Deadly motorcycle crash Jan. 13, 2014 on Centennial Center Parkway.
LAS VEGAS -- It seems like there is at least one deadly crash a week in the Las Vegas valley. For the last three years, the number of people killed on southern Nevada streets has gone up.
One group in Las Vegas is trying to bring down that count in 2014.
The Southern Nevada Traffic Safety Committee includes police officers, business leaders, and community organizers.
They met Tuesday looking for ways to stop the deadly trend on southern Nevada streets. Already this year, three people have died in crashes in Metro's jurisdiction.
Members of the committee say they may start passing out information at roadside memorials and at dangerous intersections.
"Be apart of that, intermingle with them, offer our assistance, pass out fliers, leaflets, to those who come out. Maybe this could be a step up for preventing additional ones," Metro Police Lt. David Jacoby said.
The number of people who have died in car crashes within the Las Vegas Metropolitan Police Department's jurisdiction has gone up every year since 2011.
The numbers are startling, from 72 deaths in 2011 to 114 deaths in 2013.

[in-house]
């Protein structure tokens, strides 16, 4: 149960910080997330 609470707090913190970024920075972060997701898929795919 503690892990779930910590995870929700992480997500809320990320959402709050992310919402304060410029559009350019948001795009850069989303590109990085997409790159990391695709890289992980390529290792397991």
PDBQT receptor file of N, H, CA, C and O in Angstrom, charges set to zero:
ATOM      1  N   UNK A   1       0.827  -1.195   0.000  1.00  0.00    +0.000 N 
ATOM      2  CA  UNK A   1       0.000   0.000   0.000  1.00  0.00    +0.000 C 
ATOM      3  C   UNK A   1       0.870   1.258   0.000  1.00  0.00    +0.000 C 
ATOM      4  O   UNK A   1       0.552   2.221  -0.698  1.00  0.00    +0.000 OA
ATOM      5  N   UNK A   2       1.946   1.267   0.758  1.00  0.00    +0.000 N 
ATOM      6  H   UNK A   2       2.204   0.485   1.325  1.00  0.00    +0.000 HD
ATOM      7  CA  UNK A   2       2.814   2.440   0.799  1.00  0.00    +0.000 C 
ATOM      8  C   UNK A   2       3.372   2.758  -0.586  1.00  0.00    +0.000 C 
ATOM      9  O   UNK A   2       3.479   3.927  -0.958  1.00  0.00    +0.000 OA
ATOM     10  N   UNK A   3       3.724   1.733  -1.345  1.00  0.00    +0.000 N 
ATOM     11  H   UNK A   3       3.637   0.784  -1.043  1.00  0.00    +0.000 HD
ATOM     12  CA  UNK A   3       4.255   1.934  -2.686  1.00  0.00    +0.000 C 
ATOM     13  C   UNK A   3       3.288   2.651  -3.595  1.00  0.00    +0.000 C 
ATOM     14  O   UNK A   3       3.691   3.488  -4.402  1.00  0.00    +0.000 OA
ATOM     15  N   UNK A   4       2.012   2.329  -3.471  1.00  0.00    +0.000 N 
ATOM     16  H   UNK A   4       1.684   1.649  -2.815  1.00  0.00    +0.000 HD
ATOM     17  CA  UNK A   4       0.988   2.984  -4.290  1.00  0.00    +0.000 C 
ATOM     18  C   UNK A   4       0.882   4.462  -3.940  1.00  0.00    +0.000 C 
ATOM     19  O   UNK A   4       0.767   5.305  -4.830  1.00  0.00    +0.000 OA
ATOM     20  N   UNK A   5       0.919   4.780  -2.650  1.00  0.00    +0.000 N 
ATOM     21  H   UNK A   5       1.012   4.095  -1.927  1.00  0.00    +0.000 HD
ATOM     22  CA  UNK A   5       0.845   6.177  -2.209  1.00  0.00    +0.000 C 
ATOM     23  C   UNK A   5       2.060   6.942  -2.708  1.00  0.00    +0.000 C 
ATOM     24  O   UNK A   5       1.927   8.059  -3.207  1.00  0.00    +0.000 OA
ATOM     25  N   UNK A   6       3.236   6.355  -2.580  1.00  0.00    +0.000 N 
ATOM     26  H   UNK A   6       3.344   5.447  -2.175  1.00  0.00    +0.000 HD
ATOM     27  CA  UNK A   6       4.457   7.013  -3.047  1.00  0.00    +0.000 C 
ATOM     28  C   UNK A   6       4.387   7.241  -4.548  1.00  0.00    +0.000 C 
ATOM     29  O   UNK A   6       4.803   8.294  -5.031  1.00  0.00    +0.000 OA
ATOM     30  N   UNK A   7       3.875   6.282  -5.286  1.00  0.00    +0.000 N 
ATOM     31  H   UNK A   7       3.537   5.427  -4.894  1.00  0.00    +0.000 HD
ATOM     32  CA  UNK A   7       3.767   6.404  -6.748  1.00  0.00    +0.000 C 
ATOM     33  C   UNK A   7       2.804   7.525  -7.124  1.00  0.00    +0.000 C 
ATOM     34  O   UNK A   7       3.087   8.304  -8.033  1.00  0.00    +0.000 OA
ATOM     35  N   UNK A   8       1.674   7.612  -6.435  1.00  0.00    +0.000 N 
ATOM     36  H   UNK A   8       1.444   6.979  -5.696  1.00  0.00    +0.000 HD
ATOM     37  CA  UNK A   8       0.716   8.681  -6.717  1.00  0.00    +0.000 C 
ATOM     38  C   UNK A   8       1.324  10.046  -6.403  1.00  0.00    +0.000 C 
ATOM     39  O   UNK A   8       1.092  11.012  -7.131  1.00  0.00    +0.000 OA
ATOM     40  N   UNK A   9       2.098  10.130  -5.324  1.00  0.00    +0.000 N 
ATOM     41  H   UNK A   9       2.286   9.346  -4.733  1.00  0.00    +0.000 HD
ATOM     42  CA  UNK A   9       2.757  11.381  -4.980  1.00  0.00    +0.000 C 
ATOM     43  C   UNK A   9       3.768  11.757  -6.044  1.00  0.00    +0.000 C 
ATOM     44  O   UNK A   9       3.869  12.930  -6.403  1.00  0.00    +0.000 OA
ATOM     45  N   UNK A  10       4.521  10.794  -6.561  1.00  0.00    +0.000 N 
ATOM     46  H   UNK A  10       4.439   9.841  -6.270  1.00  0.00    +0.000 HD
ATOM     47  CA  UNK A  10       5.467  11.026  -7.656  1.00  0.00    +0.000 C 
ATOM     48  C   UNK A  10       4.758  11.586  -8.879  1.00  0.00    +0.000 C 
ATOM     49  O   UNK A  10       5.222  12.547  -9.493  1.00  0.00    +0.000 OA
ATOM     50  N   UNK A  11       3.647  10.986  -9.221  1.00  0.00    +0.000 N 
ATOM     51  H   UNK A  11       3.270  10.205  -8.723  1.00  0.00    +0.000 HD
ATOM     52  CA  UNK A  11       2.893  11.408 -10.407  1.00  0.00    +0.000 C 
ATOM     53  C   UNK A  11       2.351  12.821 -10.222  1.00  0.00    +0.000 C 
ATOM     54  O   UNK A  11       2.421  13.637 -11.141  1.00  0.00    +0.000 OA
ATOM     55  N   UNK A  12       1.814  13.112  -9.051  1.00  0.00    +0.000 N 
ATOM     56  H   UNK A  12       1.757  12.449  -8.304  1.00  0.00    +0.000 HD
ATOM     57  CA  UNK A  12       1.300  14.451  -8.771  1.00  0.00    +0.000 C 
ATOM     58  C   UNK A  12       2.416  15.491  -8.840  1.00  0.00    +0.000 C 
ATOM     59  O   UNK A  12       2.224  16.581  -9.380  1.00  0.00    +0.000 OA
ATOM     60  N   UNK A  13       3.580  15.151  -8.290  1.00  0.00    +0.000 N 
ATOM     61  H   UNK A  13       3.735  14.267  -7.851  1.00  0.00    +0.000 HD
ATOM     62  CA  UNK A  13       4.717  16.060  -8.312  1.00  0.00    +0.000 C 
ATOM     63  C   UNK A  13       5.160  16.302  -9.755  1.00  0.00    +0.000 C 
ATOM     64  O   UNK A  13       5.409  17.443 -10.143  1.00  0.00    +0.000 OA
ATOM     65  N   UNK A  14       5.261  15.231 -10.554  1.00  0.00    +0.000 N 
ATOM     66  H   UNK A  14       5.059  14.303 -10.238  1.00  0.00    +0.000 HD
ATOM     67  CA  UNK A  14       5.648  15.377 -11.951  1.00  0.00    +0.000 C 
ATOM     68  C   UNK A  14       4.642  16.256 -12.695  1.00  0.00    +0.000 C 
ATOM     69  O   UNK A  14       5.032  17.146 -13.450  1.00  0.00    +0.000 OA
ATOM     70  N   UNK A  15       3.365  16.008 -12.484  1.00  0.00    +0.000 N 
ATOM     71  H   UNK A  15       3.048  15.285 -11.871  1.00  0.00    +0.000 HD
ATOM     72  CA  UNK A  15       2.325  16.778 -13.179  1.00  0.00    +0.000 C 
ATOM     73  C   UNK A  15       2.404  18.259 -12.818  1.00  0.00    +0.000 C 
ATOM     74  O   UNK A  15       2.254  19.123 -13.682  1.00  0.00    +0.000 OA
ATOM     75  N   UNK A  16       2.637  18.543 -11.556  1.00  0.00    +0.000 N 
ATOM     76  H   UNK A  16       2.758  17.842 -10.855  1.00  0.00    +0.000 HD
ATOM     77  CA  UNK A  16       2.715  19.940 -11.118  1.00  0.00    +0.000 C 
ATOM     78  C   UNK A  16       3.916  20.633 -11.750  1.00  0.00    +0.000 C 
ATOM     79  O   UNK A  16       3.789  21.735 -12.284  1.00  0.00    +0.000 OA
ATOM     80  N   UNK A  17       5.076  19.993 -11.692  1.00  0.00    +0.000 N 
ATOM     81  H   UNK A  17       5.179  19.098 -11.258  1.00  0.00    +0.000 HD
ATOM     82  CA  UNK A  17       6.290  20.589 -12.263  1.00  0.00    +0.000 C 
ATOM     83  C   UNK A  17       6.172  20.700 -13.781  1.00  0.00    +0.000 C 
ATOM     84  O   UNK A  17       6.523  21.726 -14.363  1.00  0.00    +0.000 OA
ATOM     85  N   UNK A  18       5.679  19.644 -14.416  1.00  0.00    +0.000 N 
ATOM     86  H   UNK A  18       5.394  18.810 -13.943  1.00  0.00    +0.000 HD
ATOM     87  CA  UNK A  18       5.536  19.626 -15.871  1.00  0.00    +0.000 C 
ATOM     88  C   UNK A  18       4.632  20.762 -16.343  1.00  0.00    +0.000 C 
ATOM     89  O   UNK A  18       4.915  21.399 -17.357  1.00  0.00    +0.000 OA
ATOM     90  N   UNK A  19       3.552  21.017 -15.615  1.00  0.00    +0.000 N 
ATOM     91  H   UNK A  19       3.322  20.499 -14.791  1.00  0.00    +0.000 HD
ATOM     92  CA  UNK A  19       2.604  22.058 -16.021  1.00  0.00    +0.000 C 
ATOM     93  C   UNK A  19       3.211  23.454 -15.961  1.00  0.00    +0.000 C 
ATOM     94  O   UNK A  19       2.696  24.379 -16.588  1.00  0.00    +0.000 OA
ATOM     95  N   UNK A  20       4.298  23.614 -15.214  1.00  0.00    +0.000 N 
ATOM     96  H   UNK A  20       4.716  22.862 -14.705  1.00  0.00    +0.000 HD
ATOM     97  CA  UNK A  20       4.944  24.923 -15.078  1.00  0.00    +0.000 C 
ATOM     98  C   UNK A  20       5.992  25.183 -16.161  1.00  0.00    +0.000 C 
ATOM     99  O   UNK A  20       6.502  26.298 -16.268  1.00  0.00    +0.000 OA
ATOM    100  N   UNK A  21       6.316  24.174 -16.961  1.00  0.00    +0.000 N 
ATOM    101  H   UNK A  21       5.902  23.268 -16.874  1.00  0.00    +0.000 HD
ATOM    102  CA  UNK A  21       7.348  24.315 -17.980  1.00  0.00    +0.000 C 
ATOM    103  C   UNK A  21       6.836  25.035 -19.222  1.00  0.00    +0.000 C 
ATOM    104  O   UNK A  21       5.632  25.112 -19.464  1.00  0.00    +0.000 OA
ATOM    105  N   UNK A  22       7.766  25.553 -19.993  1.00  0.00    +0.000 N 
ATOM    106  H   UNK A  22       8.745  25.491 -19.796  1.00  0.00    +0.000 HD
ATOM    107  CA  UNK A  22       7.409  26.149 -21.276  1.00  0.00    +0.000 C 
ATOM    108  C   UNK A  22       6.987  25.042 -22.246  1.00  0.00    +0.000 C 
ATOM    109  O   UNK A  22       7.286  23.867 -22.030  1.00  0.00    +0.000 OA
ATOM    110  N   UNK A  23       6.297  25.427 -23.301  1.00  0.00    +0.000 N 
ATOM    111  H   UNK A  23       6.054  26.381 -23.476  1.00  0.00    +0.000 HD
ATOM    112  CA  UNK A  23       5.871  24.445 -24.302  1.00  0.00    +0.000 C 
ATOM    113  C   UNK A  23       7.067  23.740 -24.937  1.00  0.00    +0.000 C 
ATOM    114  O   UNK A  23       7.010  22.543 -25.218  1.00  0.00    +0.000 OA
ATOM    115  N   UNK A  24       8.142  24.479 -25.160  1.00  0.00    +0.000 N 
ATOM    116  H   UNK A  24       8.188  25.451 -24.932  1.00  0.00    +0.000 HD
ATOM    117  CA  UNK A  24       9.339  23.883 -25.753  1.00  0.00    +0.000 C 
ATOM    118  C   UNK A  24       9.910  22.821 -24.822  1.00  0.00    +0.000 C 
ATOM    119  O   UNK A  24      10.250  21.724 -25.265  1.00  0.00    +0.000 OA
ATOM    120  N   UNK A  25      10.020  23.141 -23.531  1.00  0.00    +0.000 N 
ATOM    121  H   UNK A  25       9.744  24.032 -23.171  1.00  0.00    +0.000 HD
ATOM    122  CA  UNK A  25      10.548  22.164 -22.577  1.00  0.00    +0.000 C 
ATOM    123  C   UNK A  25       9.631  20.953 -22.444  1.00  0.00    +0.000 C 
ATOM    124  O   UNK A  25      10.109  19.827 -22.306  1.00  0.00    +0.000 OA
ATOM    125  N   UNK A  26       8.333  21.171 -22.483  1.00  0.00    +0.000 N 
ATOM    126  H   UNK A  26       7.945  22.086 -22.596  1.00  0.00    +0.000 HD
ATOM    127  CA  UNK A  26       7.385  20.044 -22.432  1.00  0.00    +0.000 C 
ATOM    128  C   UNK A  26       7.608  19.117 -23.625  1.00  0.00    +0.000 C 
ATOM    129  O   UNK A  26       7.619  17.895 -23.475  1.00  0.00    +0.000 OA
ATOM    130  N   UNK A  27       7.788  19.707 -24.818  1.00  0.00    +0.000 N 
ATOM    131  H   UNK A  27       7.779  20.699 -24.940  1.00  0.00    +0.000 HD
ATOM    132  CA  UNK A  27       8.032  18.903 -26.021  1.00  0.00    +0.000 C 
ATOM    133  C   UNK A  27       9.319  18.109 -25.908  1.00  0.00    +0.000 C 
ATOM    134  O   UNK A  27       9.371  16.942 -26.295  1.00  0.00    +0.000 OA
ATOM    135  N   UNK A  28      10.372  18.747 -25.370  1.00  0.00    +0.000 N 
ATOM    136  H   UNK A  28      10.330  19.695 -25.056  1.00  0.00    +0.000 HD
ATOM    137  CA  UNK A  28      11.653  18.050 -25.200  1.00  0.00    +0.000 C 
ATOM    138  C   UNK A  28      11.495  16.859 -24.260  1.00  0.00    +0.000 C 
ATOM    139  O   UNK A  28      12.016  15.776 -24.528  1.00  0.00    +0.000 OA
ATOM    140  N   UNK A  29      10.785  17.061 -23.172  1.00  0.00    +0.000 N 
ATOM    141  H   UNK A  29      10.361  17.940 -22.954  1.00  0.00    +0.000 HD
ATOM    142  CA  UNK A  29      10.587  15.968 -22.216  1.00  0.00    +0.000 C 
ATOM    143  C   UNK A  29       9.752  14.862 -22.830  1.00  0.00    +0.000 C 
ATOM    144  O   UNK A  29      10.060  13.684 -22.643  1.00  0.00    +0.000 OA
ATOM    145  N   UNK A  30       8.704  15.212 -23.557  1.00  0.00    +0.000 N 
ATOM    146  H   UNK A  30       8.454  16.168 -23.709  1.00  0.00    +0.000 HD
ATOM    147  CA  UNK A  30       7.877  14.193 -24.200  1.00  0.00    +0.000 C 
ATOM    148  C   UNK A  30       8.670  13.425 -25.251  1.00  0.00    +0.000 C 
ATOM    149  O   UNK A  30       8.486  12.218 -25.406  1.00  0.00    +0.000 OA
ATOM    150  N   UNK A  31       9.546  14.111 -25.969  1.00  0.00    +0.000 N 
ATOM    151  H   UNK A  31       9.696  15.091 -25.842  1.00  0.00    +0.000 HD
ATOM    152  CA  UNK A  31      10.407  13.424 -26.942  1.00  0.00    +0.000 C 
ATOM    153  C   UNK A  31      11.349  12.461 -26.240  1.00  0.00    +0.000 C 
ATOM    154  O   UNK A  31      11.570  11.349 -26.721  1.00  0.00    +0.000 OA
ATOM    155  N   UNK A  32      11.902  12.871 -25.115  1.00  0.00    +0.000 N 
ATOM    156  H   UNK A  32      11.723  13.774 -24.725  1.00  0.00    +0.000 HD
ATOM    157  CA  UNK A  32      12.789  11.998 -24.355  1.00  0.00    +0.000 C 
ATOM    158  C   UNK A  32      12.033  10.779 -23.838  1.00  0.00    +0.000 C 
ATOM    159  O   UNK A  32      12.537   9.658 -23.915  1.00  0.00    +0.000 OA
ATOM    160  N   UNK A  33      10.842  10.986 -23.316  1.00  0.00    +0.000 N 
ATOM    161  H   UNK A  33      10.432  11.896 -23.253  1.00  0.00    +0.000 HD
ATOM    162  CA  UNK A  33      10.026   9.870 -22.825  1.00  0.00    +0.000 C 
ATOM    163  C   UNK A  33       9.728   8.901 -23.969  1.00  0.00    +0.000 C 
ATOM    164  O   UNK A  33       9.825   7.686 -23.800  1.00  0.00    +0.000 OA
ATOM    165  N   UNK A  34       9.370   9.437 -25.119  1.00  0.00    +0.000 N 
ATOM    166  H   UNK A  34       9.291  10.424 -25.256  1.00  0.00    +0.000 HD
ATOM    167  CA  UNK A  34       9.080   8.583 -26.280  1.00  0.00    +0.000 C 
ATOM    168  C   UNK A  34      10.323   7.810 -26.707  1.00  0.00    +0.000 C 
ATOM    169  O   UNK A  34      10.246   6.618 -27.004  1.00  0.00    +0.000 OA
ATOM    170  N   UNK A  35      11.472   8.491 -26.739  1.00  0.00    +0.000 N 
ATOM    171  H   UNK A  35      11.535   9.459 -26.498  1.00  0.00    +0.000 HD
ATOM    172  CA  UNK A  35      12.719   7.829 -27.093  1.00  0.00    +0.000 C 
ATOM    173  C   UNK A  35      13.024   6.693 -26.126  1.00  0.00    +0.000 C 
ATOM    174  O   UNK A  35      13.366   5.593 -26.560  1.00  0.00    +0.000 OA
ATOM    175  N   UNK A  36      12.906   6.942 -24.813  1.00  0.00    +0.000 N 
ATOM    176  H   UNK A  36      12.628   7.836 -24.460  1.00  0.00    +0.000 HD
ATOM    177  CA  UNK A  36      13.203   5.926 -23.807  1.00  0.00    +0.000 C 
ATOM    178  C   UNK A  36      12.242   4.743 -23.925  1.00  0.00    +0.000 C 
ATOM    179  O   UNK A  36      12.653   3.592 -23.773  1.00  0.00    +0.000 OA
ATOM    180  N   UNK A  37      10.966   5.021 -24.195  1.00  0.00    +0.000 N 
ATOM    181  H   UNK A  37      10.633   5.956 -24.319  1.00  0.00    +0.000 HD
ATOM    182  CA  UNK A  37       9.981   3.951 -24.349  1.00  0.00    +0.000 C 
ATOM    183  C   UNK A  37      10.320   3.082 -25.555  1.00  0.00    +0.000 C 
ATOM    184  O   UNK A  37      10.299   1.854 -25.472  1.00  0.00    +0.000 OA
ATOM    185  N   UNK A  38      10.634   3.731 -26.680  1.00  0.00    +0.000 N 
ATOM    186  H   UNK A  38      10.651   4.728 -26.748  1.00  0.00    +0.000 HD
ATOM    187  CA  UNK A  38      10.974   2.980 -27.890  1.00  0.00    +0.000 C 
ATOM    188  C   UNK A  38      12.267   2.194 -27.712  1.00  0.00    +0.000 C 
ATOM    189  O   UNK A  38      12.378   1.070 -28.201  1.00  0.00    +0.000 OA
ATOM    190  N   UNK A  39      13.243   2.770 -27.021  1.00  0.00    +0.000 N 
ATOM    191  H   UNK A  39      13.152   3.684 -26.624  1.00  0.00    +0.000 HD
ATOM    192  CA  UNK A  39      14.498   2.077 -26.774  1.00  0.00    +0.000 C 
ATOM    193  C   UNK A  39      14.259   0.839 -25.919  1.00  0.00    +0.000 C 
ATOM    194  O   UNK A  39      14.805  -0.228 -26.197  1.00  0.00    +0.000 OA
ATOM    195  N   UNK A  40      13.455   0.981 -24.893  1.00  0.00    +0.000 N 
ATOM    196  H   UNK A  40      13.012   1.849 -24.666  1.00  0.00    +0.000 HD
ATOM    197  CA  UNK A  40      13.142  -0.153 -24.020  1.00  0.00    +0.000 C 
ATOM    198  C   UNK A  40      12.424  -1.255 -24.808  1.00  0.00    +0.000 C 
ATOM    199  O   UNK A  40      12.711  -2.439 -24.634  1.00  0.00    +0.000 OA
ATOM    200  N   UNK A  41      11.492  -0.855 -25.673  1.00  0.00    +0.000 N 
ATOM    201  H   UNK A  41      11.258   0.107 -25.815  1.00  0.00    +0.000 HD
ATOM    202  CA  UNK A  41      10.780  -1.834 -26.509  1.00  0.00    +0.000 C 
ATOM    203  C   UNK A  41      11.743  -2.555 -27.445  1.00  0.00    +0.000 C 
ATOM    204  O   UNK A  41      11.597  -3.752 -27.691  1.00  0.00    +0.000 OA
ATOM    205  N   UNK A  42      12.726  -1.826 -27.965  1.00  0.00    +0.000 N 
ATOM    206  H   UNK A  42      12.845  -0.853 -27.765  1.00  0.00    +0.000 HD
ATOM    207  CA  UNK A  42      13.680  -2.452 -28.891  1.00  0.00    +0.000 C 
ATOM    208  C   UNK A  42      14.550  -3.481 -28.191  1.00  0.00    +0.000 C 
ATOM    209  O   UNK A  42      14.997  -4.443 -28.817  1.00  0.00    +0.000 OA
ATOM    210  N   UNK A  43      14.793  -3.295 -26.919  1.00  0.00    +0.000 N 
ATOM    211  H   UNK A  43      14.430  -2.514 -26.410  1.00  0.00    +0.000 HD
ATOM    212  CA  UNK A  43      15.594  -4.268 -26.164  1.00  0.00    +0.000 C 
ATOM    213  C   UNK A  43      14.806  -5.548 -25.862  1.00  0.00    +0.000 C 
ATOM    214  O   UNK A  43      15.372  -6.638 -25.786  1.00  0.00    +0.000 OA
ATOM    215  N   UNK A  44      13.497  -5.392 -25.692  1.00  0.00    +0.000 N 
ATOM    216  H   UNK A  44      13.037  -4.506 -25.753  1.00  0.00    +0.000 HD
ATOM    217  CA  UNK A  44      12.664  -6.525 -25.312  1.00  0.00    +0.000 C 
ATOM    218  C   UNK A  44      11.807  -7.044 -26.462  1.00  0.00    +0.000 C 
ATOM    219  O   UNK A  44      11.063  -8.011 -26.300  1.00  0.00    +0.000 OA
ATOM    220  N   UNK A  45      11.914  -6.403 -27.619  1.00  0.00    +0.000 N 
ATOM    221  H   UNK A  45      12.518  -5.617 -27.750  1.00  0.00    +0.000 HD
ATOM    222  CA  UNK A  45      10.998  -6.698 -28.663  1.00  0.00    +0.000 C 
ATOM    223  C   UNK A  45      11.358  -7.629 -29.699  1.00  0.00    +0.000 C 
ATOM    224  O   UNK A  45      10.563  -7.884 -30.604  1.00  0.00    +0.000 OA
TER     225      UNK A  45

The number of DUI arrests have gone down during that same time.
"When DUI arrests are down, unfortunately, DUI fatalities go up," executive director for Stop DUI Sandy Heverly said.
Members of the Southern Nevada Traffic Safety Committee say they are focused on getting the message out.
Writing up fliers and creating songs to spread the word about crossing in crosswalks, buckling up, and not drinking and driving.
"It is a force multiplier. Any time we can tell one person and they tell two more, that is what we are aiming to do," Lt. Jacoby said.
"That is what it is going to take, a true grassroots effort. School district, media partners, social media, law enforcement, everybody," State Senator Mark Manendo said.
The numbers are intimidating. Last year, there was a 17 percent increase in pedestrian deaths and motorcycle deaths were up 68 percent.
Members of the committee say they are not letting the numbers deter them.
"It is a daunting task, but it is one that people in that room have not given up on," Sen. Manendo said.
They want fewer memorials for people lost in crashes in 2014.
The group also pointed out that Metro's Traffic Division has lost about 26 employees over the last three years.